"In the field" railroad history adventures...

Sunday, July 6, 2014

Duchess County and The Walkway Over The Hudson

Although I have been frequently biking riding and trail building since my last post, my activities were just the usual local stuff and not worth posting.

But this weekend was different! My son pleaded with me to lend him my mountain bike for the weekend so I opted to ride the rail trails east of the Hudson River instead of my usual mountain biking in Trumbull. As in previous posts, these excursions are hopefully an enlightened window into the world of yesteryear with a large dollop of railroad-related history added.

The Route
Well Friday the 4th was a bust due to all the rain but Saturday was gorgeous so I ventured up to ride the Rail Trail that connects to the now famous Walkway Over the Hudson. Three trails combined make an 18 mile ride (one way).
  • Duchess County Rail Trail
  • Walkway Over The Hudson
  • Hudson Valley Rail Trail

Hopewell Junction
I began my trek at the southern trail head at Hopewell Junction. In this small village, there is a old train station that has been painstakingly restored and turned into a lovely railroad museum. Being a train buff it was great to see all the old photos and maps as well as a large array of objects from the railroad’s hey day on exhibit and presented so professionally.

I got a personal tour from a cheerful and knowledgable guide named Jackie and lingered there for close to an hour! If you are ever in the area, be sure to pay this spot a visit - it will be well worth it!

Duchess County Rail Trail
The rail trail itself is super easy - flat and well paved. It seemed to be enjoyed by lots of folks. Hikers, roller bladers, bikers (both old and young) all were out on such a lovely day but it never felt too crowded as the trail is quite wide (it appeared to have been a double-track railroad line the whole way).

There is ample signage along the route, explaining the history and nature of the surroundings. I didn’t stop to read many as I was interested in not interrupting my riding flow but if you hike it, you will definitely return home an expert about the area! :-)

About halfway to the bridge, the trail becomes a very tall embankment that goes on for miles through a  forested area. This must have cost a fortune to build and is a testament to how important this line was. This was the first railroad to ever cross the Hudson and was a major shipping route delivering coal from Pennsylvania and goods from out west destined to the manufacturing states of New England.

Its amazing  (and sad) to to think about how much has changed for the railroads between then and now…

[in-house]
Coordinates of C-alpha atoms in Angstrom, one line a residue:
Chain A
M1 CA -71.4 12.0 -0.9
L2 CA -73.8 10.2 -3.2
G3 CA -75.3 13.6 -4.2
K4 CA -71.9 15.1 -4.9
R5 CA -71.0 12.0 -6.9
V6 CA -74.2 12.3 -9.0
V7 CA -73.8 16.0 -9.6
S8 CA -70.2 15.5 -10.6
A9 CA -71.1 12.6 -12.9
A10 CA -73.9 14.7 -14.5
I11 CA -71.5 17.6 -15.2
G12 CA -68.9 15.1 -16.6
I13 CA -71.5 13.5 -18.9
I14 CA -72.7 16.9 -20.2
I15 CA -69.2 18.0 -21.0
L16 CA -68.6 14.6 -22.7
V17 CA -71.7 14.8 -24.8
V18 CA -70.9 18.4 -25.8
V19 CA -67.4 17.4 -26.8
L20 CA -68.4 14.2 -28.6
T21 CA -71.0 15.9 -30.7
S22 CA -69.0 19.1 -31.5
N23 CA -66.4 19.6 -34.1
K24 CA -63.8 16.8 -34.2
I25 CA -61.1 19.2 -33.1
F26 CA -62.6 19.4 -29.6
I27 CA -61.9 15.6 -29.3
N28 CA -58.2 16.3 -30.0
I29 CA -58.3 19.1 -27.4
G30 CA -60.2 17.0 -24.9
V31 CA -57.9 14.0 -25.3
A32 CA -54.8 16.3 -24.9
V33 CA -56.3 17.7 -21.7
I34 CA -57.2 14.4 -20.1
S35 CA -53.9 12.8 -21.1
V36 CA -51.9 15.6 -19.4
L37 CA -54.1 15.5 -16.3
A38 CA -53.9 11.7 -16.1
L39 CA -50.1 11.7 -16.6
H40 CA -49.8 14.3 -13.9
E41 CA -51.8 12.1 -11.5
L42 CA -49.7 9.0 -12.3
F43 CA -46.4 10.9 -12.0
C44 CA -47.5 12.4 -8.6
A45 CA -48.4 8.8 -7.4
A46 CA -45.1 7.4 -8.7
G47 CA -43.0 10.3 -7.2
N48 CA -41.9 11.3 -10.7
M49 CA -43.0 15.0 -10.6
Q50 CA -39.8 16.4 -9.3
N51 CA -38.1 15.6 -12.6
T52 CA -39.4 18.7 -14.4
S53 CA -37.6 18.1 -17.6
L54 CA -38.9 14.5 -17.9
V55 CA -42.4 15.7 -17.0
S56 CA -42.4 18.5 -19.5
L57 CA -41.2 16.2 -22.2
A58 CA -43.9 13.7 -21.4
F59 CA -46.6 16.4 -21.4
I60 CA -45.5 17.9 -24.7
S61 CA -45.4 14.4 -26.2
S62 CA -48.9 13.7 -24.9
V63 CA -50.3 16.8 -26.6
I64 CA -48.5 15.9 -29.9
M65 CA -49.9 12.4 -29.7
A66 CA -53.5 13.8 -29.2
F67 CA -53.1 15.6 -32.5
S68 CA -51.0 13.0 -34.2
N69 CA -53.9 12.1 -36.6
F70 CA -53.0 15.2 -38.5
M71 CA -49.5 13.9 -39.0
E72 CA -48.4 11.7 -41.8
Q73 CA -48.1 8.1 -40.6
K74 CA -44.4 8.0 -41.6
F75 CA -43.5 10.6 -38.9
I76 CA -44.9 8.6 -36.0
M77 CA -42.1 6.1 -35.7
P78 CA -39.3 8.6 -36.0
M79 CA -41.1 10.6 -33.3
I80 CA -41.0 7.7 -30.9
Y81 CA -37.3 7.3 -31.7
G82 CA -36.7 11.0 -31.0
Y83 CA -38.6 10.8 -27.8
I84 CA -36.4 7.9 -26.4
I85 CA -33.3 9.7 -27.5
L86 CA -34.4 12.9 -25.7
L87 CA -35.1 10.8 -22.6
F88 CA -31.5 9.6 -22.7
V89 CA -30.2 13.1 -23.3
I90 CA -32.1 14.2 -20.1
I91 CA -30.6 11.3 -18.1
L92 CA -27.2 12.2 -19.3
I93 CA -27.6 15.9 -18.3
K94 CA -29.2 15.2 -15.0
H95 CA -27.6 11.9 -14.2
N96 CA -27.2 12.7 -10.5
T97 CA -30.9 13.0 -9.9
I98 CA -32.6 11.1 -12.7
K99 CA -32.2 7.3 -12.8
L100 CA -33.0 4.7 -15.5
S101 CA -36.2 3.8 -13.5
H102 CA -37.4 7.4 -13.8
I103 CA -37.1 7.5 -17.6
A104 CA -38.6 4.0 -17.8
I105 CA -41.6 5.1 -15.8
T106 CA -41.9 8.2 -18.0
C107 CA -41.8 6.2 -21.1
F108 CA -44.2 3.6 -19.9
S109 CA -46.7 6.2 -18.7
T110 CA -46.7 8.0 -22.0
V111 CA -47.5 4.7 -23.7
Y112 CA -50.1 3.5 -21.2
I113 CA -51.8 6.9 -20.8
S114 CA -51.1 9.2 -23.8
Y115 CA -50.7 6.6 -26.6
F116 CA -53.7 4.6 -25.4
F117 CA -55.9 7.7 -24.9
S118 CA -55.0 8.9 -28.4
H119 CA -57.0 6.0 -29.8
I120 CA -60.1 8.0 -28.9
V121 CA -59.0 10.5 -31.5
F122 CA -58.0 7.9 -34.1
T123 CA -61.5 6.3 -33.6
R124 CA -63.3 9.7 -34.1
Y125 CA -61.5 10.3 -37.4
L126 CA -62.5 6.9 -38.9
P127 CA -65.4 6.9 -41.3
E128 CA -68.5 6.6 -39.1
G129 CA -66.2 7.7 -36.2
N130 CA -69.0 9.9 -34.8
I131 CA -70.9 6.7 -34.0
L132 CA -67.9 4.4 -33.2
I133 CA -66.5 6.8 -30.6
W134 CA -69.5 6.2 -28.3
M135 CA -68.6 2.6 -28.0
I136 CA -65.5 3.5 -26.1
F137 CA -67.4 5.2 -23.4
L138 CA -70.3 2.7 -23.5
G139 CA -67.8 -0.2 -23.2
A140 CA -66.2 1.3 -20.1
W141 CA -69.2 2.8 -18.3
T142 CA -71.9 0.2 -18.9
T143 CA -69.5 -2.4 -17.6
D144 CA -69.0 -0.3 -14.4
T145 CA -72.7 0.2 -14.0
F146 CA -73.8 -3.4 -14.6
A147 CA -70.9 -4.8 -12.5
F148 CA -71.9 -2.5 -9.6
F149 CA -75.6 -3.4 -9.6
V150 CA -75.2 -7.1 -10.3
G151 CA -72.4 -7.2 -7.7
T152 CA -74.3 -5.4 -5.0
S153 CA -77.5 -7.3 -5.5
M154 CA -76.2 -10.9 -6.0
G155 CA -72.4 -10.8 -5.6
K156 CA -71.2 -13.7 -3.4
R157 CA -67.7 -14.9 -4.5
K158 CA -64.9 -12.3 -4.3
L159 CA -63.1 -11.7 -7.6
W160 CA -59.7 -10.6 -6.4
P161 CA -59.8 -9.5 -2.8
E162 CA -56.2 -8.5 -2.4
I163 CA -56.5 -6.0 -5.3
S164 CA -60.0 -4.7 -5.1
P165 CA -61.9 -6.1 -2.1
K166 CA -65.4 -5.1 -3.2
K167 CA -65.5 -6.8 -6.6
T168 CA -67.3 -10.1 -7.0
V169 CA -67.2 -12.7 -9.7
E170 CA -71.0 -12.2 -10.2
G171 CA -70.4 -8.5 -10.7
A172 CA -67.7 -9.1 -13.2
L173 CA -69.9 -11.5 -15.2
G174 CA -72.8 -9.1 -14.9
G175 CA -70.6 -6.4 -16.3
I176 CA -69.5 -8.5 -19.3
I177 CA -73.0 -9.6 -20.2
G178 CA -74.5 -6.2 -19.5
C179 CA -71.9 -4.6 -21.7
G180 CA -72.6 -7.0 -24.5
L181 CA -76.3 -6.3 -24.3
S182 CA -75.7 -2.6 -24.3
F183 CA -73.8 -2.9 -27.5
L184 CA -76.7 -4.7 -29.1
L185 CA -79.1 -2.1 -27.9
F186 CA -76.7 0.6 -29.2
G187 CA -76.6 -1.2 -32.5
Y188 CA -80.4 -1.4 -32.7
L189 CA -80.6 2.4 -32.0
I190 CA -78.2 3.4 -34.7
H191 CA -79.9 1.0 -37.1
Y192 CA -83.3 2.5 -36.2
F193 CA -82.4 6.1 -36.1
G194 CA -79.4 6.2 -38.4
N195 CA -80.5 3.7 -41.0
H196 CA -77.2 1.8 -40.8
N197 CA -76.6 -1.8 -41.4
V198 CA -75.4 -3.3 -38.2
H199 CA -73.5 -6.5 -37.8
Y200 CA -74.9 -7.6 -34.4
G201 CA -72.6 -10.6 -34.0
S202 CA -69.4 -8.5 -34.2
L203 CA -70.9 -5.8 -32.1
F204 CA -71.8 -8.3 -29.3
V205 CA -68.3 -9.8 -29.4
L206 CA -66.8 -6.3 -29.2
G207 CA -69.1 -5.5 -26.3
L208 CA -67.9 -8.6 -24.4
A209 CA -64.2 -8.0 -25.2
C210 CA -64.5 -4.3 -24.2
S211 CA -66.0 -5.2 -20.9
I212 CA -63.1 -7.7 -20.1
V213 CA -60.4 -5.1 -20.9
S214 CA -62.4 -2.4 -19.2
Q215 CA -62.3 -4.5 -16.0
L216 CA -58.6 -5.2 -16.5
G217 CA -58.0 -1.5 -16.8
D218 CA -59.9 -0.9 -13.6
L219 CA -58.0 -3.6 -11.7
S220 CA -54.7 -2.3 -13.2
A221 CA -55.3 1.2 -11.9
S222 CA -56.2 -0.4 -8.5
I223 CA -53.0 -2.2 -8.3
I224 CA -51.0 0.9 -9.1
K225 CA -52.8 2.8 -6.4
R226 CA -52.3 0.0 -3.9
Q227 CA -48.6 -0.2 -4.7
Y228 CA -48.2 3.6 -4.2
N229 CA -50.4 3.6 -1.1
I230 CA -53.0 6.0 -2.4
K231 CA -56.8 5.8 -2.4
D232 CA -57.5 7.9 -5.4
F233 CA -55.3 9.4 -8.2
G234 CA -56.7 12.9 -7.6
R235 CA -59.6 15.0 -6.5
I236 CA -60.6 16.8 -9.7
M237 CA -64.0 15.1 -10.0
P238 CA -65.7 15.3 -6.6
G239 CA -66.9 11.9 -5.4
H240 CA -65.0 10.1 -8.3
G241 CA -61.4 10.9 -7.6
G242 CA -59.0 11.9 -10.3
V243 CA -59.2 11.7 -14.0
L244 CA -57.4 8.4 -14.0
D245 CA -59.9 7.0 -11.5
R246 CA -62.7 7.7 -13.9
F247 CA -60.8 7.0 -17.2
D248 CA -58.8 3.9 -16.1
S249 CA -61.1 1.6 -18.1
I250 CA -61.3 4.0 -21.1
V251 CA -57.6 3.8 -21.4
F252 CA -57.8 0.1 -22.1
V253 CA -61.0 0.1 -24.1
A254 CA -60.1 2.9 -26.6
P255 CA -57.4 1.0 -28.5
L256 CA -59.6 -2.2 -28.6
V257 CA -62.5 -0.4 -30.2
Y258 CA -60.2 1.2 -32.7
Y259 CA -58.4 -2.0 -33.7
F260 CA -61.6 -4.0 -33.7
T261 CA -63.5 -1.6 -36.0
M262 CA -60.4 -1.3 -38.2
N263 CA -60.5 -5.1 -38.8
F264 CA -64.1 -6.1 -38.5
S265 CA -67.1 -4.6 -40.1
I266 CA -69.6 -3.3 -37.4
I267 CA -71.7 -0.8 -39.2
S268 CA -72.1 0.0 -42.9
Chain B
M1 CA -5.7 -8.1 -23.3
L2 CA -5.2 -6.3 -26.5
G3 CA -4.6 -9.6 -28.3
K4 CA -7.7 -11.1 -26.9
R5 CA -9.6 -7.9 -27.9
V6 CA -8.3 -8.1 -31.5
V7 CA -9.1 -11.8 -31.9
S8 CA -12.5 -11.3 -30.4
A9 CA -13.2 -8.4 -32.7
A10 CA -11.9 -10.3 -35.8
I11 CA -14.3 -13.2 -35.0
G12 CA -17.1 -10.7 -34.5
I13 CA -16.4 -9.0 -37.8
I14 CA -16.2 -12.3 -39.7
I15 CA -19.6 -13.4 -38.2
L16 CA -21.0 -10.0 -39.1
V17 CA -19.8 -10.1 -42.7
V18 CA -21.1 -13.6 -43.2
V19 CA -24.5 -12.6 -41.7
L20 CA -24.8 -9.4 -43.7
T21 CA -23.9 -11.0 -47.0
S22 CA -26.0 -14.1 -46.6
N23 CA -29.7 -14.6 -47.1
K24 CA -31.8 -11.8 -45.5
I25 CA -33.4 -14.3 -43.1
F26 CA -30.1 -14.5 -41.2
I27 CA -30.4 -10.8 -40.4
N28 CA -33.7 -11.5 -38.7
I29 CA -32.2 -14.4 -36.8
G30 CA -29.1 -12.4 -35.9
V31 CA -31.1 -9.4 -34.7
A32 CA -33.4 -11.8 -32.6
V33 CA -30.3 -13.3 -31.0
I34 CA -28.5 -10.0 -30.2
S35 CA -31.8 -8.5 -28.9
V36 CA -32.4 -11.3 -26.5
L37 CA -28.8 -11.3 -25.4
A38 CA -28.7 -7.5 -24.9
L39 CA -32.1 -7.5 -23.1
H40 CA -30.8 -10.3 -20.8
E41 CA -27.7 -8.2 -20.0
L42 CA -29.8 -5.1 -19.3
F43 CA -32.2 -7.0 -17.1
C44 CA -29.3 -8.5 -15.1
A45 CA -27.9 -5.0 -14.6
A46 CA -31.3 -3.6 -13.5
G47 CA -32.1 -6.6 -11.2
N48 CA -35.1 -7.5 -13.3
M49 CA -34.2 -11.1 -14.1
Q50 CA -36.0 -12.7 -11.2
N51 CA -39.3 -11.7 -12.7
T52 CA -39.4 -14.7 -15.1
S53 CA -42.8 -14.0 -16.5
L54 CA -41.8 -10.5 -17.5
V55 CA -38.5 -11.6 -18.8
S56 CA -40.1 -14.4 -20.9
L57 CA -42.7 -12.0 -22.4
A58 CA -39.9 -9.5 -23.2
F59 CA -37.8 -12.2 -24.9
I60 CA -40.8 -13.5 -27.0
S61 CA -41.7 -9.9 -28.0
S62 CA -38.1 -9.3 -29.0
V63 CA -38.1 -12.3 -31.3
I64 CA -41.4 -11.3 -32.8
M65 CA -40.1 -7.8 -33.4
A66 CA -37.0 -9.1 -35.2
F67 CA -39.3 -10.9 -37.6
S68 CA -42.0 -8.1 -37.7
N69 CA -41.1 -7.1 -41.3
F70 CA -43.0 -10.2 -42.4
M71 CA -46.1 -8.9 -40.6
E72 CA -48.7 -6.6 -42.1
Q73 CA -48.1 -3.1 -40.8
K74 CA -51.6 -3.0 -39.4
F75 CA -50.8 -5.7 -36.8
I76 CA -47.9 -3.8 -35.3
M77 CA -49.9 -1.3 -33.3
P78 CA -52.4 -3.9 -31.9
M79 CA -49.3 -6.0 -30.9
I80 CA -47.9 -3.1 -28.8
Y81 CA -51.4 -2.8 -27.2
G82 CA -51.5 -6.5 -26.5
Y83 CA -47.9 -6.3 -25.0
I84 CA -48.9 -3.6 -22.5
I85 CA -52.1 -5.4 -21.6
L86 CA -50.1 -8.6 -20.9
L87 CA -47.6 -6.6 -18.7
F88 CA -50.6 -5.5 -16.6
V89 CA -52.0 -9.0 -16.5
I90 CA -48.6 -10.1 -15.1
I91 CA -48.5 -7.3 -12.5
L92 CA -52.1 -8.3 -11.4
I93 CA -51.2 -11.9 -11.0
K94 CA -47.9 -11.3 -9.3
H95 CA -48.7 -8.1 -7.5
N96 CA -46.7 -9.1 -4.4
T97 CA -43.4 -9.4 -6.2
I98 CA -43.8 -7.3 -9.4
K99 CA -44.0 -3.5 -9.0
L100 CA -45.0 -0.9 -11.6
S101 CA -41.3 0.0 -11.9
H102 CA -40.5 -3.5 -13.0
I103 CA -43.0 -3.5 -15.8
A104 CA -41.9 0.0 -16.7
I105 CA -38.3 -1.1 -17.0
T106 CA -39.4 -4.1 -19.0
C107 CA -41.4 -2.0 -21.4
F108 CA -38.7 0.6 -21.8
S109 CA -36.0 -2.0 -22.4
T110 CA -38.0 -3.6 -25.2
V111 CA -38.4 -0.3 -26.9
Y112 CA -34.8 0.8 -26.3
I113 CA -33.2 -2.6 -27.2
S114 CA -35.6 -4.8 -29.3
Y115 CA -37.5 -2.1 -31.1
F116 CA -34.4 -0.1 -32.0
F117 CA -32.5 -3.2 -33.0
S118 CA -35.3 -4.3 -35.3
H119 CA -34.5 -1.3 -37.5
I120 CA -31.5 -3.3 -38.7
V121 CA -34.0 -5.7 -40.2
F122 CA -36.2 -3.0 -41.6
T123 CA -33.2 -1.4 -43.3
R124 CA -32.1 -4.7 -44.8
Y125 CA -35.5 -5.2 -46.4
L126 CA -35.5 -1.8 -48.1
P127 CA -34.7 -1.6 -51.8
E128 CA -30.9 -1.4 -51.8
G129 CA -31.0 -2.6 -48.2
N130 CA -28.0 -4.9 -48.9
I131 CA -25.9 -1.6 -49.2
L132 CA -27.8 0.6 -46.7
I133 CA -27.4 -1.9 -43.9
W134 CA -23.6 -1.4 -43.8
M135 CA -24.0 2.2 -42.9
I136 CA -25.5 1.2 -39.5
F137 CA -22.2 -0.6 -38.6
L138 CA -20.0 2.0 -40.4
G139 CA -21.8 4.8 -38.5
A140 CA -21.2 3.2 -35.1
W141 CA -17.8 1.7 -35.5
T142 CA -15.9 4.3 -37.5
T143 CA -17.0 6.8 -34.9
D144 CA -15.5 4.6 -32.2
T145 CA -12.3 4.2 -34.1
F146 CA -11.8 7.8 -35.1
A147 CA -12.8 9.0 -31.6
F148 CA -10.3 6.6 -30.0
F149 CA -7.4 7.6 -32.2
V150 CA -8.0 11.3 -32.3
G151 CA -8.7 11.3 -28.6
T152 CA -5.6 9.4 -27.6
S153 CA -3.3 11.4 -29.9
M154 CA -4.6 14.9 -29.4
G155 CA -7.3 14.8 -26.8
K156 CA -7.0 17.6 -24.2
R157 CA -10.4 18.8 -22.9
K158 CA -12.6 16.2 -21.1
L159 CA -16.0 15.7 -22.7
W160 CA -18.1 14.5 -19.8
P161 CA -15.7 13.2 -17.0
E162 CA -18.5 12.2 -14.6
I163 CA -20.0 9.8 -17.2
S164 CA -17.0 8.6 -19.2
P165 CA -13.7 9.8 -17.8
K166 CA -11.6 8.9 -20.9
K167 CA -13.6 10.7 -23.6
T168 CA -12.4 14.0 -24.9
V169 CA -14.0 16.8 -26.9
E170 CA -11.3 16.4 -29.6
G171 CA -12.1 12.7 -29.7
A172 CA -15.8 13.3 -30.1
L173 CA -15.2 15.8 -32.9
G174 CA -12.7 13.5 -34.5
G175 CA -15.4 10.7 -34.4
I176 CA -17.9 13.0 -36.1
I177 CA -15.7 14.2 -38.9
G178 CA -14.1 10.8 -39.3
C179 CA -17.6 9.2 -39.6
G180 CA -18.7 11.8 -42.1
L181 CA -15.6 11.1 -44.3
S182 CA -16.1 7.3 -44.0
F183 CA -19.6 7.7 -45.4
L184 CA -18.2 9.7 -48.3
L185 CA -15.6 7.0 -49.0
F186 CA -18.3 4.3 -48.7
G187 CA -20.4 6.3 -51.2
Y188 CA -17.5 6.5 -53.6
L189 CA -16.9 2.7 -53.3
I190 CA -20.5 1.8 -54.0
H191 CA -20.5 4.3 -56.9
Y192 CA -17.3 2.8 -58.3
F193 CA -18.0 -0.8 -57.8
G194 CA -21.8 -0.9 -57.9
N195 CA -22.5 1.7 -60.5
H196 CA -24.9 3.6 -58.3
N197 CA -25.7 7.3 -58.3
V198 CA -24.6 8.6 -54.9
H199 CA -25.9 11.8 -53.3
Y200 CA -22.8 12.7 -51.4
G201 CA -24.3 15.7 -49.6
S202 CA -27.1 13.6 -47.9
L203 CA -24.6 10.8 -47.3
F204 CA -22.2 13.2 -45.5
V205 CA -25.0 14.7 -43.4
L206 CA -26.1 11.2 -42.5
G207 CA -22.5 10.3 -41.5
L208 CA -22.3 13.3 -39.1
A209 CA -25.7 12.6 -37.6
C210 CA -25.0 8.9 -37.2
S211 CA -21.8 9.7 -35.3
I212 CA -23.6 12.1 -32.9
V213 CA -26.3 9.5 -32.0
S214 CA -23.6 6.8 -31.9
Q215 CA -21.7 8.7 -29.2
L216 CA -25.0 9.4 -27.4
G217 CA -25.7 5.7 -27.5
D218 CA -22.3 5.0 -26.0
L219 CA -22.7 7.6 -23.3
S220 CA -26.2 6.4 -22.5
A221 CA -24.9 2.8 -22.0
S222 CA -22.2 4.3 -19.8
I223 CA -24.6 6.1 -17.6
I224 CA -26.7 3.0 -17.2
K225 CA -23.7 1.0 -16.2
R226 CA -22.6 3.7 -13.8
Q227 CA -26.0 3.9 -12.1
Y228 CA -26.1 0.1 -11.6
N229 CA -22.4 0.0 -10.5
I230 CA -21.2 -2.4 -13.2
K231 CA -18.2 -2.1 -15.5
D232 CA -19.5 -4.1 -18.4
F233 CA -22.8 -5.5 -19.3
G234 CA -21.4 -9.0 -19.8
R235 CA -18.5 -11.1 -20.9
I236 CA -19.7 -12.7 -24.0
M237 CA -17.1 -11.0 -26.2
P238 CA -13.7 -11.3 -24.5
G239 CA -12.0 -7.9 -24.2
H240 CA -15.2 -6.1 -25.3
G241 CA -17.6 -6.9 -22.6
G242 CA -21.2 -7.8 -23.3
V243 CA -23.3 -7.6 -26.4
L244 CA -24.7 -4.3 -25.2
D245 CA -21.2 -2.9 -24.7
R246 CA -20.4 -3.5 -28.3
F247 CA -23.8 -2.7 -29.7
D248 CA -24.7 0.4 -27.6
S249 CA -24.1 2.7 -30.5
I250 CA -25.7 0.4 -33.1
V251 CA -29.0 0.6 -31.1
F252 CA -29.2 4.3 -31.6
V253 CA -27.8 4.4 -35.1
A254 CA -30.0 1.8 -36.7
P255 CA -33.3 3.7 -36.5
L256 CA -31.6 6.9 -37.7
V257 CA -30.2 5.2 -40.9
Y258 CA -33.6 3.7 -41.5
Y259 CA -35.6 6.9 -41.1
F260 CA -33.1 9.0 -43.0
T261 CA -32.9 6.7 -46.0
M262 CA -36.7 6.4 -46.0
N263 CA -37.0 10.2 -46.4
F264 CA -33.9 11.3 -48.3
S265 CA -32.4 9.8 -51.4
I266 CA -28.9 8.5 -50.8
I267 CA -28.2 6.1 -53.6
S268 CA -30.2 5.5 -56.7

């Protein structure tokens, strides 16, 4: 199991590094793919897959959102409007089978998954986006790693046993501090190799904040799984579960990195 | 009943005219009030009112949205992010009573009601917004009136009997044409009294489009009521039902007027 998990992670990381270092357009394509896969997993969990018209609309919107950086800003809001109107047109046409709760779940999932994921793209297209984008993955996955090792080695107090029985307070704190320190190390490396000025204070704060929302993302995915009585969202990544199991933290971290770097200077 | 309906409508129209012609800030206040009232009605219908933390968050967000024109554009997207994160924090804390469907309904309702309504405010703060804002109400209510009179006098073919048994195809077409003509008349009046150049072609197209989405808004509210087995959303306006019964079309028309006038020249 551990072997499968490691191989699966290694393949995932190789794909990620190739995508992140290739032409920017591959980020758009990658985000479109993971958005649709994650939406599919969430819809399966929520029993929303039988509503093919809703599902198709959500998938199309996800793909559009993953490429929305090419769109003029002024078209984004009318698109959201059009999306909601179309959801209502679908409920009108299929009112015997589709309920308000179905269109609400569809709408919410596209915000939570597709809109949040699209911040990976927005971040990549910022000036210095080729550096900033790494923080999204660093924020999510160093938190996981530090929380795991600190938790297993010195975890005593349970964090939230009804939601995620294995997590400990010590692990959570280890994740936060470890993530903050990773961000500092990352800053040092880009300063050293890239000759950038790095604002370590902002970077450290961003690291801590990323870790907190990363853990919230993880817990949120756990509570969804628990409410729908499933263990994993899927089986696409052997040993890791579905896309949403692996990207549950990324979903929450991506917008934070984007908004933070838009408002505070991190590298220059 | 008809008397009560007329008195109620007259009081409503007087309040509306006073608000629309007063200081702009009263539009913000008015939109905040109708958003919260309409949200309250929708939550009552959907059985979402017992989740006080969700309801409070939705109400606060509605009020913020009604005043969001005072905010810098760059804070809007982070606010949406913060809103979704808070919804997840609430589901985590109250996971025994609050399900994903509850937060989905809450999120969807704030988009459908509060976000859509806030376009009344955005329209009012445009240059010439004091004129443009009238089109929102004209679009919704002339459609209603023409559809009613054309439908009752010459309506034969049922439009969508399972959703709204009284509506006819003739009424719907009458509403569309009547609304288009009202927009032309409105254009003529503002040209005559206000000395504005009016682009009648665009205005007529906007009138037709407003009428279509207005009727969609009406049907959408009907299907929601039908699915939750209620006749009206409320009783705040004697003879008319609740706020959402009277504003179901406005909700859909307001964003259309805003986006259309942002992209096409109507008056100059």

I took a nice shot of the ROW as I got nearer to the bridge.

Walkway Over the Hudson
Once on the bridge, it got really crowded. This is a very popular destination and I am sure the great weather on a 3-day weekend brought the crowds out.

It is a spectacular view from 130 feet above the river. A myriad of informative signage mounted along the side fencing did a marvelous job explaining the history and construction of the bridge. 

Yep - that's my finger it the photo. 
My iPhone was stolen a few weeks back, so on this trip I used a small Verizon tablet. 
It was too big to take my usual one-handed video while riding 
and certainly not as easy to snap a decent photo :-(

- Watch a short video -

Hudson Valley Rail Trail
After weaving my way through the crowd, I continued westward to the Hudson Valley Rail Trail heading towards the Tony Williams Park in Lloyds, my final destination. 
Even though this trail is uphill the whole way, it is such an mild grade it was super easy. The truth be told… this is the most picturesque section of my ride as the trail spiraled slowly upward through rock cuts under a heavily-shaded dense forest canopy. There are even a couple of old railroad signals in place along side the trail, reminding you of the ROWs origins.

Once at the park I snapped a quick vid and headed back down, hungry at this point and eager to chow down at the first opportunity.  I veered off the trail and rode into Highland and found a pizzeria. The Sicilian was delicious :-) See street view of downtown Highland.

The ride back to the car at Hopewell Junction was uneventful yet pleasant and at the end of the day, my bike odometer showed almost 40 miles of riding. Not bad for a beautiful day of exploring.

Further Info

-Railroad History-
Hopewell Depot

New York and New England Railroad

The Maybrook Line

-Trail Info-
Duchess County Rail Trail >

Walkway Over The Hudson >
Built in 1888 to link New York and New England to the coal beds of Pennsylvania and the West, the steel-truss Poughkeepsie-Highland Railroad Bridge was the longest bridge in the world at the time stretching 6,768 feet (approximately 1.28 miles) over the Hudson River

Hudson Valley Rail Trail >

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